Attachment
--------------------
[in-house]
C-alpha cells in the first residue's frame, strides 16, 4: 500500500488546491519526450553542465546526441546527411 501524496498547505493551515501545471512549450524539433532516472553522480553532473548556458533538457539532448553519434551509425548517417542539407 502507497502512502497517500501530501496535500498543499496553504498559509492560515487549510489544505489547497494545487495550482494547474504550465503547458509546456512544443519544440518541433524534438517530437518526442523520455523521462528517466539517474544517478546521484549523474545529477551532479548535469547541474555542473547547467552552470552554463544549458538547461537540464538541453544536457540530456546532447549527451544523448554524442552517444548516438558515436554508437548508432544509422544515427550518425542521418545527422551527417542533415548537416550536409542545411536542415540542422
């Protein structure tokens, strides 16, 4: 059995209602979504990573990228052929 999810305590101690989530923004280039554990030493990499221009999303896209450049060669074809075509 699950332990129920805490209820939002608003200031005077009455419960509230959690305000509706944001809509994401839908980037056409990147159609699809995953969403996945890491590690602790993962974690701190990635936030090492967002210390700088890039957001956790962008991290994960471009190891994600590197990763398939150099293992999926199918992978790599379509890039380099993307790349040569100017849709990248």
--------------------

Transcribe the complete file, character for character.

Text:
[in-house]
C-alpha cells in the first residue's frame, strides 16, 4: 500500500488546491519526450553542465546526441546527411 501524496498547505493551515501545471512549450524539433532516472553522480553532473548556458533538457539532448553519434551509425548517417542539407 502507497502512502497517500501530501496535500498543499496553504498559509492560515487549510489544505489547497494545487495550482494547474504550465503547458509546456512544443519544440518541433524534438517530437518526442523520455523521462528517466539517474544517478546521484549523474545529477551532479548535469547541474555542473547547467552552470552554463544549458538547461537540464538541453544536457540530456546532447549527451544523448554524442552517444548516438558515436554508437548508432544509422544515427550518425542521418545527422551527417542533415548537416550536409542545411536542415540542422
């Protein structure tokens, strides 16, 4: 059995209602979504990573990228052929 999810305590101690989530923004280039554990030493990499221009999303896209450049060669074809075509 699950332990129920805490209820939002608003200031005077009455419960509230959690305000509706944001809509994401839908980037056409990147159609699809995953969403996945890491590690602790993962974690701190990635936030090492967002210390700088890039957001956790962008991290994960471009190891994600590197990763398939150099293992999926199918992978790599379509890039380099993307790349040569100017849709990248």